Friday, July 24, 2015

Draw a plain text spiral in Scala

Here is the code:

import{File, PrintWriter}

object Element {
  private class ArrayElement(
                              val contents: Array[String]
                              ) extends Element
  private class LineElement(s: String) extends Element {
    val contents = Array(s)
  private class UniformElement(
                                ch: Char,
                                override val width: Int,
                                override val height: Int
                                ) extends Element {
    private val line = ch.toString * width
    def contents = Array.fill(height)(line)
  def elem(contents: Array[String]): Element = {
    new ArrayElement(contents)
  def elem(s: String): Element = {
    new ArrayElement(Array(s))
  def elem(chr: Char, width: Int, height: Int): Element = {
    new UniformElement(chr, width, height)

import Element.elem

abstract class Element {
  // contents to be implemented
  def contents: Array[String]

  def width: Int = contents(0).length

  def height: Int = contents.length

  def above(that: Element): Element = {
    val this1 = this widen that.width
    val that1 = that widen this.width
    elem(this1.contents ++ that1.contents)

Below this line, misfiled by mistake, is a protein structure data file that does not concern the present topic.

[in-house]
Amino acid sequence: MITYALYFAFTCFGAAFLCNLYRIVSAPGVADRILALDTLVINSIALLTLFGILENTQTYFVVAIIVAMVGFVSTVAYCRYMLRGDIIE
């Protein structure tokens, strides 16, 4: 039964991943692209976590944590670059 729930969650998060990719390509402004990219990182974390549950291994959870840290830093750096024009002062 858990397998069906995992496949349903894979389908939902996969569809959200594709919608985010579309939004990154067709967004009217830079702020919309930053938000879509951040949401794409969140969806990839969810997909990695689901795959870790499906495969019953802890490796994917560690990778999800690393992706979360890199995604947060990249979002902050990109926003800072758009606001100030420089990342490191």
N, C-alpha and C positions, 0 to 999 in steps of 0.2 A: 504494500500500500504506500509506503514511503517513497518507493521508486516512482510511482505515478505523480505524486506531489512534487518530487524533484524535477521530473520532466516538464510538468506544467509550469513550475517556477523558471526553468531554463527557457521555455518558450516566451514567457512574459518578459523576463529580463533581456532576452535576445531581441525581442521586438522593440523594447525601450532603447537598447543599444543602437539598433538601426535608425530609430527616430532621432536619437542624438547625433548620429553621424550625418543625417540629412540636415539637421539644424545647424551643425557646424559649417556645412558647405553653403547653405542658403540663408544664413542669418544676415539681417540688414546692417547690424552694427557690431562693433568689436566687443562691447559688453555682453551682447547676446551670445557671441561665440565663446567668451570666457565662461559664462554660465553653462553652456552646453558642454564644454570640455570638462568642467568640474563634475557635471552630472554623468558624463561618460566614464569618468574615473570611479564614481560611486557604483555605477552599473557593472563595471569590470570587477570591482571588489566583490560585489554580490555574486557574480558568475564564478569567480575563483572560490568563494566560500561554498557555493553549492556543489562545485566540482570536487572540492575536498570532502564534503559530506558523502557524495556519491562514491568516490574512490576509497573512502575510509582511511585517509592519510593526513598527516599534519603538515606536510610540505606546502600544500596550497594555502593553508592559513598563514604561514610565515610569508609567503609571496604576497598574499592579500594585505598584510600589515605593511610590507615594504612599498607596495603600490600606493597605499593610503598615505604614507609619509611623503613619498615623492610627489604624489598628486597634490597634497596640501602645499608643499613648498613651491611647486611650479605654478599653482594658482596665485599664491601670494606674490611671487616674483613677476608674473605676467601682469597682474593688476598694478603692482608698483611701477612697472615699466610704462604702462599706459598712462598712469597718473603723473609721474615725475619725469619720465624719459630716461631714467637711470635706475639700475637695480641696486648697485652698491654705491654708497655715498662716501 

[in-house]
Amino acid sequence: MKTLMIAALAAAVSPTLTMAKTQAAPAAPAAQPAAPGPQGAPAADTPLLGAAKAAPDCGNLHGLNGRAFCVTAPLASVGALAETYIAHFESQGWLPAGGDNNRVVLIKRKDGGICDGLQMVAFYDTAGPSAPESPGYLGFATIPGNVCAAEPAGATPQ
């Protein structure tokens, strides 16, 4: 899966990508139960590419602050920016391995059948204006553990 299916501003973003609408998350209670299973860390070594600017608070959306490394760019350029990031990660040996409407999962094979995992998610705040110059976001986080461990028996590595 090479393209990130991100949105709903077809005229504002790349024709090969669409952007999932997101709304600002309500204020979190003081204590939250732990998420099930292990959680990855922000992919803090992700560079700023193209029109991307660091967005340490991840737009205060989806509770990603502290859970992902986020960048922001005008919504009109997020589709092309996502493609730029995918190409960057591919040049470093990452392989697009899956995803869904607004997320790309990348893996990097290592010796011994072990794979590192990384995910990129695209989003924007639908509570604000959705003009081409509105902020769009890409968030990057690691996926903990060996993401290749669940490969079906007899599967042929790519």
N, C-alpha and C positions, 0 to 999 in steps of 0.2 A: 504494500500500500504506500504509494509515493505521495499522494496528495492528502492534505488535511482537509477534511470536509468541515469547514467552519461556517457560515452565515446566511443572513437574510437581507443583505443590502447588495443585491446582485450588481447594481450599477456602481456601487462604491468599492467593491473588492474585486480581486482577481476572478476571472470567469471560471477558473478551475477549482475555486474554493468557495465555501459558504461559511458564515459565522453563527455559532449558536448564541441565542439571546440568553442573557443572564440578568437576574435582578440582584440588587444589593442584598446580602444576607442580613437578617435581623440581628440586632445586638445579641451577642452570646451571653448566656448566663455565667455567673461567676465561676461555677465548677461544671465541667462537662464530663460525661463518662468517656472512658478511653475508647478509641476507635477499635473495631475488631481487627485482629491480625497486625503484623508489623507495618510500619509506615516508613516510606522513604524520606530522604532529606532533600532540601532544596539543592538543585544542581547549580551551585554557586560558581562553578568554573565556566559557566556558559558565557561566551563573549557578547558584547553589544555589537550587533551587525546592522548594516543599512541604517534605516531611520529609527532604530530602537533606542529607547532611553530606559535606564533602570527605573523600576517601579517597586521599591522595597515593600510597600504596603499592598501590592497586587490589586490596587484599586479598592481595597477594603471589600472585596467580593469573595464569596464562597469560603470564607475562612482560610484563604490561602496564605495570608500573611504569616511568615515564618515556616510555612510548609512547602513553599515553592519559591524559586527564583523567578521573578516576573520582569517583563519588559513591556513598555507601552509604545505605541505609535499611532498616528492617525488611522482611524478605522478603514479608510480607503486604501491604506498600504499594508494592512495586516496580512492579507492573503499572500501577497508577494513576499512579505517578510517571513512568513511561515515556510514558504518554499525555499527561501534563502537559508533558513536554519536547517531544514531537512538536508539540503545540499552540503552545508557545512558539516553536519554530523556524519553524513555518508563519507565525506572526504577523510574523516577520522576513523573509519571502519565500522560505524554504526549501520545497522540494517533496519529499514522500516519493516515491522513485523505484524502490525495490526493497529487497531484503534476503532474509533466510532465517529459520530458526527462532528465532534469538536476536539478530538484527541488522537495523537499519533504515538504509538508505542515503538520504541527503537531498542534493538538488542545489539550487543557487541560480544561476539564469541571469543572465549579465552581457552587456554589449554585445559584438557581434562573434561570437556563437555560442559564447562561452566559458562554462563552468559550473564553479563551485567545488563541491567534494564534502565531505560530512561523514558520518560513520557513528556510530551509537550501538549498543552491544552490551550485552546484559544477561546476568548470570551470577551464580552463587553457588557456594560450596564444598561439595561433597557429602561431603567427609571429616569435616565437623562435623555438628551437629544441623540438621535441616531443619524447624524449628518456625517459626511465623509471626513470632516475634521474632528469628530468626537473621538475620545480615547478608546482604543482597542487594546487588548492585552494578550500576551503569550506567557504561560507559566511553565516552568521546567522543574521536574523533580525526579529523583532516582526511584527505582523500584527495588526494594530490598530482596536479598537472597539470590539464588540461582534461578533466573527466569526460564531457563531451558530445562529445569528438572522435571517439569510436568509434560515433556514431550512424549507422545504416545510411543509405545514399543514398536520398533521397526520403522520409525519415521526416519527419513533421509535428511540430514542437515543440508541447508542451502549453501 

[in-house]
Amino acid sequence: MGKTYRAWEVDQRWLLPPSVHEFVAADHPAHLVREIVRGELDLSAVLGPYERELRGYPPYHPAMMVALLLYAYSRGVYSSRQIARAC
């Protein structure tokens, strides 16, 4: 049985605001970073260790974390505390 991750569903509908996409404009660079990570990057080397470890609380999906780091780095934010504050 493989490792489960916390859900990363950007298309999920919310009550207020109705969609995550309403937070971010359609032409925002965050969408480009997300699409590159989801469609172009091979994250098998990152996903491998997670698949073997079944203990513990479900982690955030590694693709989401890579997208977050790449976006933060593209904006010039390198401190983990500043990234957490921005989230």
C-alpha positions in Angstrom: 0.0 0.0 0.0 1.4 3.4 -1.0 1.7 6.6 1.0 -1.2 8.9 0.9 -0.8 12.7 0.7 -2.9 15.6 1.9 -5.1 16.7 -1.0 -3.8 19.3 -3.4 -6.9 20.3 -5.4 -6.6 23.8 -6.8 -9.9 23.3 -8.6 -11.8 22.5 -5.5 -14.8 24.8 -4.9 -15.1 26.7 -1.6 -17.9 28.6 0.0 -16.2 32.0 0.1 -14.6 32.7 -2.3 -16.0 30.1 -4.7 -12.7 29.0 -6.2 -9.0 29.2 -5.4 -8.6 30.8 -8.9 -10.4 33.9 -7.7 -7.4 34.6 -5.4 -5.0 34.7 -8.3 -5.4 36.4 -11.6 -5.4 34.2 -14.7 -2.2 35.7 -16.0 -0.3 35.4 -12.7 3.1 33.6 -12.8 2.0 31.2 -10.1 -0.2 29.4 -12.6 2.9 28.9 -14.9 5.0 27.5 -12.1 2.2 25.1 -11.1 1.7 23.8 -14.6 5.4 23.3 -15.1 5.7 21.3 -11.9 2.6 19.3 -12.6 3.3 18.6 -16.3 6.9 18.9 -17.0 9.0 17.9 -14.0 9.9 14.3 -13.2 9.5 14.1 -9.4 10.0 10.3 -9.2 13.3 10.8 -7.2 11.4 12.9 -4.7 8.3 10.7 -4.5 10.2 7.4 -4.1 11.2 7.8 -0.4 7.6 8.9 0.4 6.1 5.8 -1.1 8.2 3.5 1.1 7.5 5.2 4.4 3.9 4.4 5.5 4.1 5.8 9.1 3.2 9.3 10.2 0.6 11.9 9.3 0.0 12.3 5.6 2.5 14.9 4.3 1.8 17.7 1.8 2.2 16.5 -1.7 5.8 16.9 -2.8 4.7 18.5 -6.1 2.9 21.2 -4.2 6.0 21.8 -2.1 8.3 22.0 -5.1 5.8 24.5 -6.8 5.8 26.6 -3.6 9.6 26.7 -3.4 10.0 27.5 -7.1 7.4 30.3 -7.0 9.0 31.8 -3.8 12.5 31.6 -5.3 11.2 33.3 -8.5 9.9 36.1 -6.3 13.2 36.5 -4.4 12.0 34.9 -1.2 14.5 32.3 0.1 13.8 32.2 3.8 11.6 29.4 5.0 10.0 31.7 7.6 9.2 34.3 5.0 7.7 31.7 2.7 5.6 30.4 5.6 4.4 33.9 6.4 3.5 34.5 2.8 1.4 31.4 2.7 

def beside(that: Element): Element = {
    val this1 = this heighten that.height
    val that1 = that heighten this.height
      for ((line1, line2) <- this1.contents zip that1.contents)
        yield line1 + line2

  def heighten(h: Int): Element = {
    if (h <= height) this
    else {
      val top = elem(' ', width, (h - height) / 2)
      val bottom = elem(' ', width, h - height - top.height)
      top above this above bottom

  def widen(w: Int): Element = {
    if (w <= width) this
    else {
      val left = elem(' ', (w - width) / 2, height)
      val right = elem(' ', w - width - left.width, height)
      left beside this beside right

  override def toString = contents mkString "\n"

object Spiral {
  val space = elem(" ")
  val corner = elem("+")
  def spiral(nEdges: Int, direction: Int): Element = {
    if(nEdges == 1) elem("+")
    else {
      val sp = spiral(nEdges - 1, (direction + 3) % 4) // or (direction - 1) % 4, but we don't want negative numbers
      def verticalBar = elem('|', 1, sp.height)
      def horizontalBar = elem('-', sp.width, 1)
      if(direction == 0)